On October 22, Polish Constitutional Tribunal issued a ruling finding abortion on the grounds of “severe and irreversible foetal defect or incurable illness that threatens the foetus’ life” unconstitutional.
Poland has already had one of the most restrictive abortion laws in Europe, with the procedure being banned with three exceptions: with the pregnancy being a result of a crime, on the grounds of foetal defects and when the pregnancy posed a danger to woman’s life or health. In a country of almost 38 million inhabitants, the National Health Fund registered around a 1000 procedures per year, 98% out of which on the grounds of foetal malformations.
The ruling imposes a virtual ban on abortion in Poland. The country is believed to have already had one of the biggest abortion undergrounds in Europe, with an estimated 120 000 – 150 000 procedures performed yearly, usually being either self-administered medical abortions or illegal surgical terminations.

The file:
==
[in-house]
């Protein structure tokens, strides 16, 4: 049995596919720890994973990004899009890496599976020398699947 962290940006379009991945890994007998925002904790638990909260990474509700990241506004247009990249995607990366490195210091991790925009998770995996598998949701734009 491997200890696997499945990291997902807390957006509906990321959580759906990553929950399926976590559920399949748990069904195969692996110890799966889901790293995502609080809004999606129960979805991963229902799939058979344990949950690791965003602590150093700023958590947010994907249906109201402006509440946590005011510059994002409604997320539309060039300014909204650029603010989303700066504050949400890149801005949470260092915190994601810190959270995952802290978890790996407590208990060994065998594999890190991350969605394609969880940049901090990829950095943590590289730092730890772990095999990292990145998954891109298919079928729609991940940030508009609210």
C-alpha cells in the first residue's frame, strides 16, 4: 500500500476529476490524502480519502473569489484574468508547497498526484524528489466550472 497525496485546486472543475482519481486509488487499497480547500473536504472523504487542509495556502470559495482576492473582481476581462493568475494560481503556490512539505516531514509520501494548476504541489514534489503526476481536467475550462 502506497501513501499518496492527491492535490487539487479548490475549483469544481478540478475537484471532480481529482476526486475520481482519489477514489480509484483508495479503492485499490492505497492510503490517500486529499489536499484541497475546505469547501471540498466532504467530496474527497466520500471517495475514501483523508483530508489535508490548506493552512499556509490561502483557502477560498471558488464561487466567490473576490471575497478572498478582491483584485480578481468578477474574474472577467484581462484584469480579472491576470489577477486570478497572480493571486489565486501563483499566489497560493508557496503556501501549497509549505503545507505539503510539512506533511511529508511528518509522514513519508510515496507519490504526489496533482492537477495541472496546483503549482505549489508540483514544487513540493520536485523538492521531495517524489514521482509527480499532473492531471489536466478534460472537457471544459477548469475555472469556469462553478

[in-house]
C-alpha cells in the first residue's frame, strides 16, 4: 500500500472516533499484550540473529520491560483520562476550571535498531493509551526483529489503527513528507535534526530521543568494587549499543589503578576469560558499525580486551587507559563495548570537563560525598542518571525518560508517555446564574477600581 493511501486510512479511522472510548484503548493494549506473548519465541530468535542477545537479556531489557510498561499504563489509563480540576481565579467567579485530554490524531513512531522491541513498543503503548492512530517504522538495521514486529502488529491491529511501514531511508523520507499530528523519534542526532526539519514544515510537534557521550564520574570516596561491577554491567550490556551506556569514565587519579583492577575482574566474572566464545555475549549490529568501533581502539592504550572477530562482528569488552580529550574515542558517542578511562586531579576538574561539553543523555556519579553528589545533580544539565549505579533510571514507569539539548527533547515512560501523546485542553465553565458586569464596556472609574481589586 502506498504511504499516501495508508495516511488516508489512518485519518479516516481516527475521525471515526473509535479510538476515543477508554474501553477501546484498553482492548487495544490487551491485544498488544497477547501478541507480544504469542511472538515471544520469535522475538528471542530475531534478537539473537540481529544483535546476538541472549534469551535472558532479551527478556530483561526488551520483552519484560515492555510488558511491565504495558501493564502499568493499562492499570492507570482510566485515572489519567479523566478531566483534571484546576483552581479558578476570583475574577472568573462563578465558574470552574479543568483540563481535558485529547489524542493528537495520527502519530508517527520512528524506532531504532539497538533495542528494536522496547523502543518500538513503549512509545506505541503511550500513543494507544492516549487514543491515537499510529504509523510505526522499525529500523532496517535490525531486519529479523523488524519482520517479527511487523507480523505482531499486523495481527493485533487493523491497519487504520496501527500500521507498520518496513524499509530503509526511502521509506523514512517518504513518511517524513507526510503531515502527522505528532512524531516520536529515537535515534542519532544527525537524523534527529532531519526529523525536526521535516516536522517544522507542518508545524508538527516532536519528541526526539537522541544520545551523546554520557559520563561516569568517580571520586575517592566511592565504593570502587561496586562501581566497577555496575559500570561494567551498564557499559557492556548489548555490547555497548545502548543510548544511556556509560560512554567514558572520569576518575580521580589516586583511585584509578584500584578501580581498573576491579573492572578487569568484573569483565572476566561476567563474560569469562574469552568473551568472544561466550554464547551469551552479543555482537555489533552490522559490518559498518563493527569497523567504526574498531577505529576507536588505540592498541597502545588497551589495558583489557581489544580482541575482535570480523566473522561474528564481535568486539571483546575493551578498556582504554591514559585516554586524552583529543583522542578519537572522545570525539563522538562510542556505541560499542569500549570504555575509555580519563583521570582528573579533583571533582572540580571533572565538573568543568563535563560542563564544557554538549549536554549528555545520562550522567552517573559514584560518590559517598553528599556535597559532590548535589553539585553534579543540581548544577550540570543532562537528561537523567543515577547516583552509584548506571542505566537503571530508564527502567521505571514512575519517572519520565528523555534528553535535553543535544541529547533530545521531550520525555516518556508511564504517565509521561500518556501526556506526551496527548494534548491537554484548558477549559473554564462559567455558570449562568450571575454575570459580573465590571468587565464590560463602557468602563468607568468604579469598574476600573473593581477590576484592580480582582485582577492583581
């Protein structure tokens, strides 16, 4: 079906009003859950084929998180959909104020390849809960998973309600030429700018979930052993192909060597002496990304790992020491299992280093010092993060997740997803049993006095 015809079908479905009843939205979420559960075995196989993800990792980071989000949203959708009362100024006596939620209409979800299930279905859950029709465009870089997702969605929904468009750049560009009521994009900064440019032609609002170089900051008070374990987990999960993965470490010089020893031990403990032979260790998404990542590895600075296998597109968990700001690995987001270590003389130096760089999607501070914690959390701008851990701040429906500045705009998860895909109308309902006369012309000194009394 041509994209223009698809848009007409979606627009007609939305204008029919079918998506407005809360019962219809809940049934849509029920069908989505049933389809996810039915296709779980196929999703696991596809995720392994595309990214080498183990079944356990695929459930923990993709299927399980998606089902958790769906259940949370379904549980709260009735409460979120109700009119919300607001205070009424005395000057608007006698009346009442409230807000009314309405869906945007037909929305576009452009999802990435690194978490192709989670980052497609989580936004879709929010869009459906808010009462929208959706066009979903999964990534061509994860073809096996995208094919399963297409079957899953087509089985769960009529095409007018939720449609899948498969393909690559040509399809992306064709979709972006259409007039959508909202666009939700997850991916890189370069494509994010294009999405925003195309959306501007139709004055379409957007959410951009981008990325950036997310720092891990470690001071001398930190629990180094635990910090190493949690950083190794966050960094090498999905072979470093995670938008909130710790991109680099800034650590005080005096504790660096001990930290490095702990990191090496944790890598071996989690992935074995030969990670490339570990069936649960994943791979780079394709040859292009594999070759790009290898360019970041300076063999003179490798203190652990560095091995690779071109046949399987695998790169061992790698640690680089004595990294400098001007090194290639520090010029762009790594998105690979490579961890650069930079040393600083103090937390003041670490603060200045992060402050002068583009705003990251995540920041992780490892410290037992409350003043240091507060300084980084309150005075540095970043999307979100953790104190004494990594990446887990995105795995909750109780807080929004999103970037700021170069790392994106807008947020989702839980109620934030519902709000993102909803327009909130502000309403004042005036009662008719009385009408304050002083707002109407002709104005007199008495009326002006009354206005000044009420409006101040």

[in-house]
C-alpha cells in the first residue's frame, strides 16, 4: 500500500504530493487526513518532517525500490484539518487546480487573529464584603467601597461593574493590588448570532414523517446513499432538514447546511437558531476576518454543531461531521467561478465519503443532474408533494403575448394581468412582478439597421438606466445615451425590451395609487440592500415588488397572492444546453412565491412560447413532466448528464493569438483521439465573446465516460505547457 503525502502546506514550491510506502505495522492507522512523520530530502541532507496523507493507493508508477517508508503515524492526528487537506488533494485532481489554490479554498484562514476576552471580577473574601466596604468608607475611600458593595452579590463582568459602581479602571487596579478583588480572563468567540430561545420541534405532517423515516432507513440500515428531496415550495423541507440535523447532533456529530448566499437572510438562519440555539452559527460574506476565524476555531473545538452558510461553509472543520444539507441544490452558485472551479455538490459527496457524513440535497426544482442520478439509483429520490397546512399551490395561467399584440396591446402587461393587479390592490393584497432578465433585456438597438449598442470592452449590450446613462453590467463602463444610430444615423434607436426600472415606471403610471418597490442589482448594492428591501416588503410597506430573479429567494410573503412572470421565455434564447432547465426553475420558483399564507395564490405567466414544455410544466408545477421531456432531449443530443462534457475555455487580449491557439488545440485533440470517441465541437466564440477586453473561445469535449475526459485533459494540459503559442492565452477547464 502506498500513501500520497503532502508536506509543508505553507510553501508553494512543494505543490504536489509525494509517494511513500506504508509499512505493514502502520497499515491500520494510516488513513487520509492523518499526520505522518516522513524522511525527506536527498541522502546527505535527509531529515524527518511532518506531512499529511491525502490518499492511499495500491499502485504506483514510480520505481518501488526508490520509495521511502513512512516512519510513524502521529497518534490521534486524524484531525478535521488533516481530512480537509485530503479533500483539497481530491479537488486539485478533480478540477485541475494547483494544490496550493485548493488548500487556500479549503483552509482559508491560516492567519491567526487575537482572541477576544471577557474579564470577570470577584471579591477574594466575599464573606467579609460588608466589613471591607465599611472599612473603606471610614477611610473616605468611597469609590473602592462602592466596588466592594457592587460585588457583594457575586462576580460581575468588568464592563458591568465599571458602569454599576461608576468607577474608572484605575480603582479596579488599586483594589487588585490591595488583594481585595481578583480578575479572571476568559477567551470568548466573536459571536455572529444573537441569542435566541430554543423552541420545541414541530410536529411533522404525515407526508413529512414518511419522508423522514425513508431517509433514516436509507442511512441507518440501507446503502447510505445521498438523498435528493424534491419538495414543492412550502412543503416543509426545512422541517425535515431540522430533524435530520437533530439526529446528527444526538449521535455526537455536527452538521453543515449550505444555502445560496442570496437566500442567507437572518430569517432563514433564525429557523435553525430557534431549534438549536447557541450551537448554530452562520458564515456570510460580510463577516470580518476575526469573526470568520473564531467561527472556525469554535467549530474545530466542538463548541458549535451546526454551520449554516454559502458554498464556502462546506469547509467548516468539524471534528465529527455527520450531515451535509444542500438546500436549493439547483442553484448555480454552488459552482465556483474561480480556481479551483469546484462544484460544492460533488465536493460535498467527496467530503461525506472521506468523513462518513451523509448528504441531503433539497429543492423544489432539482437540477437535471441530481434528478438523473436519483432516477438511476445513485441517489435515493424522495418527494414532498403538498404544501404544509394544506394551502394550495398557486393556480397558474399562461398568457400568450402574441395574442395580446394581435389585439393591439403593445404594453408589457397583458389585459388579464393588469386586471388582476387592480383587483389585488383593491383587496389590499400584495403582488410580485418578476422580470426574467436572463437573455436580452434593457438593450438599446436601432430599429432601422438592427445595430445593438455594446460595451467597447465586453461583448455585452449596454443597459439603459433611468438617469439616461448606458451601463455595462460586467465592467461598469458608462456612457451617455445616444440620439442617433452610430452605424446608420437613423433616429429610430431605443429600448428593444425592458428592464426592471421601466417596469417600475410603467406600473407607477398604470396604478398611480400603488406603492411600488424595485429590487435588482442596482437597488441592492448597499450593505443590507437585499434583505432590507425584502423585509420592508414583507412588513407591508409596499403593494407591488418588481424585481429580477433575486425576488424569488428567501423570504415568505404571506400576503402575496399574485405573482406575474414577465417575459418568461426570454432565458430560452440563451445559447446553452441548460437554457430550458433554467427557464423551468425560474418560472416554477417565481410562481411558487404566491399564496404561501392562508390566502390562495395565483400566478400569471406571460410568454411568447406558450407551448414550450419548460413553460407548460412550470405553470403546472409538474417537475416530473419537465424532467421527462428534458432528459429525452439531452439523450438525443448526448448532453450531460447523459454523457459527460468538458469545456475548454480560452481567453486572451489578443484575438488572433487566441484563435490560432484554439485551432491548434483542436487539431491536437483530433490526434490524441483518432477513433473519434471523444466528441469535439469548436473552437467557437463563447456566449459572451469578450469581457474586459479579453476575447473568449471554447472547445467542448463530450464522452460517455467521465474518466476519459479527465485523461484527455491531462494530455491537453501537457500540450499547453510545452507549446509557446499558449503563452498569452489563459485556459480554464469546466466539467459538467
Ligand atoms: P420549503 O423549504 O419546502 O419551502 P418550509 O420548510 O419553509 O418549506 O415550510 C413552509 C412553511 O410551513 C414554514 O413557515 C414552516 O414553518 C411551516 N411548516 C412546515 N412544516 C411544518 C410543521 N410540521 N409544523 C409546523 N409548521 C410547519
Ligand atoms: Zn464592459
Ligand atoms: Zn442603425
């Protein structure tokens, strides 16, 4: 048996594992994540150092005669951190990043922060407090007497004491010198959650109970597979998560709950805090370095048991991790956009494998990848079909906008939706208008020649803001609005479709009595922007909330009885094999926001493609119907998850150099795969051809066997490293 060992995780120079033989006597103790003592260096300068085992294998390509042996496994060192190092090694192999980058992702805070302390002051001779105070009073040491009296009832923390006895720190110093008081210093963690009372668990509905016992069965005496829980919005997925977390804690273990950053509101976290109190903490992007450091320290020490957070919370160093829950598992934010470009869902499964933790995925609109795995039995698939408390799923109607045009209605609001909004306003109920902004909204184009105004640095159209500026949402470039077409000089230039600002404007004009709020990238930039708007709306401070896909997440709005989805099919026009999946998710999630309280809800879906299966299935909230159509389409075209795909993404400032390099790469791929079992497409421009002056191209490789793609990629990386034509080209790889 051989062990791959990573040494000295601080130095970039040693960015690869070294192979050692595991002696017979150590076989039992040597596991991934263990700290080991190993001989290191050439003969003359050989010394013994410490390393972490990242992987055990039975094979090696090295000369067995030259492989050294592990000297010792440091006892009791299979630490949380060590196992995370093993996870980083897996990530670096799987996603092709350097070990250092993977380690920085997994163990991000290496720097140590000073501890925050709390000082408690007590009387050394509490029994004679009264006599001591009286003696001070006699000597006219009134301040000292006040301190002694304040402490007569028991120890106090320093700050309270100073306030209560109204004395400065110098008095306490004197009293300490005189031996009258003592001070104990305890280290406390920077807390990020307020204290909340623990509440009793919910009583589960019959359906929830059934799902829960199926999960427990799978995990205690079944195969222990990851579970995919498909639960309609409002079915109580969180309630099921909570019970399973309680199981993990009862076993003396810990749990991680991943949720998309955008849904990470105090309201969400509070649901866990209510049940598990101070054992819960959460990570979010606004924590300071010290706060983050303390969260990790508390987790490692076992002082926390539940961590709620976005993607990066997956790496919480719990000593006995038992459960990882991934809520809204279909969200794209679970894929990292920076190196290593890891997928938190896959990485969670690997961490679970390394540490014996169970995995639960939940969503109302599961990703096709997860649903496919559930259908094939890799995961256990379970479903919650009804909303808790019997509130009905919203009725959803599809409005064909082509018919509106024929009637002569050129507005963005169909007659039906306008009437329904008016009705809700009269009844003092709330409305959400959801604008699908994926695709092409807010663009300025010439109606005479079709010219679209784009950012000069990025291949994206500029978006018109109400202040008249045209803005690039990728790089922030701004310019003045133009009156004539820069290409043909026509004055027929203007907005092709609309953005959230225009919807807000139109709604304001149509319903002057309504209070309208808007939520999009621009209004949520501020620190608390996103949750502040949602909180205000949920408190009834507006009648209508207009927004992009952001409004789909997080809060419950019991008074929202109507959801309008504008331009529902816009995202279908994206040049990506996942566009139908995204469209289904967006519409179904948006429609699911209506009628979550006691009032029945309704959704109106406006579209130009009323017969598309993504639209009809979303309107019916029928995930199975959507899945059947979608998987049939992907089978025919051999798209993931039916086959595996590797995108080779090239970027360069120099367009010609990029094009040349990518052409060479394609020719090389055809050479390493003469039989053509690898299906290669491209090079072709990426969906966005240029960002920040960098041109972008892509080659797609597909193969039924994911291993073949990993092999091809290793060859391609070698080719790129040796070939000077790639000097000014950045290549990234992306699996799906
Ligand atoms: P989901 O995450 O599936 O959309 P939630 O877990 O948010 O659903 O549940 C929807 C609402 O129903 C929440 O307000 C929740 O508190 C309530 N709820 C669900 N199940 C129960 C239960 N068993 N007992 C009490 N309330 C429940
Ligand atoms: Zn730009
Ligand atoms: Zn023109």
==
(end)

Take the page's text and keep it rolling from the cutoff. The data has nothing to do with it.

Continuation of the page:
Dunja Mijatovic, the Council of Europe’s commissioner for human rights, took a stand on the decision, publicly declaring the ruling “a violation of human rights”.
Independent monitors and non-governmental organisation’s representatives were not allowed into the building despite numerous requests to join the proceedings.
The ruling comes as highly controversial also due to the situation of Polish judiciary – a majority of currently sitting Judges of the Tribunal were appointed by Poland’s ruling party after a judiciary scandal emerged in 2015. Some local human and women’s rights groups do not recognise the decision as legal, but it will be binding nonetheless.